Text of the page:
Aspirin interferes with the body’s blood clotting action. When a person bleeds, blood cells known as platelets build up at the site of the wound. The platelets help form a plug (also known as a scab) that seals the opening in the blood vessel and if all goes well, stops the bleeding.
This clotting action can happen anywhere. In fact, it can also happen inside blood vessels that supply the heart with blood. When a person already has cholesterol problems, blood vessels are narrowed from atherosclerosis. If a blood clot forms here and blocks the already-clogged artery, it causes serious problems in the circulation system. This blockage prevents blood flow to the heart and causes a heart attack. Aspirin therapy in this case reduces the clumping action of platelets, and the idea here is that the blood flows better, preventing a heart attack.
It is important that patients discuss their medical history honestly with healthcare providers so that the information can be recorded for future visits. If your parents or anyone else in your family has a history of heart disease, talk with your doctor about whether daily aspirin therapy might help you prevent a heart attack.
According to the Mayo Clinic, persons who might be good candidates for daily aspirin therapy include:
–Patients who have already had a heart attack or stroke.
–Patients who have had a stent placed in a coronary artery, had coronary bypass surgery, or have chest pain due to coronary artery disease (angina).
–Patients who have diabetes and at least one other heart disease risk factor including smoking or high blood pressure.
Daily aspirin not recommended for younger patients
The way aspirin is prescribed may vary between healthcare professionals, but daily aspirin therapy is most often recommended for patients over 50 years of age who are not persons with increased bleeding risk.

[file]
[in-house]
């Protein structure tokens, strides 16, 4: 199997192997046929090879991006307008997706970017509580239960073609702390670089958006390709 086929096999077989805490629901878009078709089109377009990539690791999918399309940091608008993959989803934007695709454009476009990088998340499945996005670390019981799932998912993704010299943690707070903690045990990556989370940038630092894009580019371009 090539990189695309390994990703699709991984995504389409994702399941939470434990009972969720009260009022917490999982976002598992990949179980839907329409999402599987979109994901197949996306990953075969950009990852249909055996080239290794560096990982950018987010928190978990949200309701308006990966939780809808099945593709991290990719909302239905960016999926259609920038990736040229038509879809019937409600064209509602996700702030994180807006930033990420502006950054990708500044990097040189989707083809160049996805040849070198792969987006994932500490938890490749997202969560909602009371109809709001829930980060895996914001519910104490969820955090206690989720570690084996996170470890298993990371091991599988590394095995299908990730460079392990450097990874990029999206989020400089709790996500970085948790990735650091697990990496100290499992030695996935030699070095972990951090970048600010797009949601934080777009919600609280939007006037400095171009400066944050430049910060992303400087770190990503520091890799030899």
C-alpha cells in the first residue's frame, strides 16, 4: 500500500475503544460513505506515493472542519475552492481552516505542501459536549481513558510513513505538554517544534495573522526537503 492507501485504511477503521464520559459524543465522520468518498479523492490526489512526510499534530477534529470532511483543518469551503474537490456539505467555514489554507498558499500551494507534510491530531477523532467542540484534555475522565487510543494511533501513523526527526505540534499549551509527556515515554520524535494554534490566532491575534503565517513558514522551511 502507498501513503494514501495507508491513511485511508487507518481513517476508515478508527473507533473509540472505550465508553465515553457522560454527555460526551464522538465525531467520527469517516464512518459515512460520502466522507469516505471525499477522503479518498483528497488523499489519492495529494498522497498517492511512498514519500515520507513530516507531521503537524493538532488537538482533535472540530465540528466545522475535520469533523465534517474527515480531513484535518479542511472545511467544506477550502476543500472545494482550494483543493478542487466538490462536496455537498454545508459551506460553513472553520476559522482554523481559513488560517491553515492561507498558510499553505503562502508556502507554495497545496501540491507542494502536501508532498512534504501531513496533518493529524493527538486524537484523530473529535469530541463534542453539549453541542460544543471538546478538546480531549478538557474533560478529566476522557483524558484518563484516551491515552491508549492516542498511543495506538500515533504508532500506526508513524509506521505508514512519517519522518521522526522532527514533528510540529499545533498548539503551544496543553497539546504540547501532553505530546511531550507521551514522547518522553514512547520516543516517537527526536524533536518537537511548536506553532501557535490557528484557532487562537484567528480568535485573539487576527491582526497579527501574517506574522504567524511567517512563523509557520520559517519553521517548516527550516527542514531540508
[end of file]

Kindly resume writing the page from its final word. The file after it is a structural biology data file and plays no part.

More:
Note: Aspirin is not approved for children younger than two years old and should be used with caution in teenagers because of a possible link to a condition called Reye’s syndrome. This is a complicated topic and deserves an article all by itself. For purposes of clarity, however, it should be mentioned that young people usually already have good blood flow and would not benefit from any medicine to decrease the blood’s ability to make a clot.
Certainly more research is needed to determine the benefits and risks of daily aspirin use in adults that are any younger than age 50 or older than age 70 before a recommendation can be made for or against daily aspirin use.
Although aspirin has been recommended in the past for certain groups of people without a history of heart attack, there’s still some disagreement, even among the experts, about whether the benefits of aspirin outweigh the risk factors.
Low doses of aspirin are effective
Some of the ways that healthcare professionals work to minimize the risks associated with daily aspirin use include lower doses and coated aspirin products.
Very low doses of aspirin, known as “baby aspirin” are 81 mg pills. Low-dose aspirin is considered safe and just as effective as the standard adult dose of 325 milligrams. When a drug has serious side effects, as aspirin does, healthcare professionals want to exercise caution and prescribe the lowest effective dose.
When you purchase aspirin, you may notice something on the label that indicates the product (usually in tablet form) has been coated. Coated aspirin is designed to pass through your stomach without dissolving. The medicine is not expected to fully disintegrate and enter the bloodstream until it reaches your small intestine. This is thought to be gentler on the stomach and may be appropriate for some people who take a daily aspirin, especially in those with a history of gastritis or ulcers.
Other products deliver aspirin in a tablet that dissolves in the mouth and is absorbed directly into the blood, bypassing the stomach. That may make these products less likely than swallowed or even coated aspirin to directly irritate the stomach. Even this type of aspirin could still pose some risk since aspirin in the bloodstream blocks production of substances that protect the stomach lining. And all aspirin thins the blood, which increases the risk of bleeding.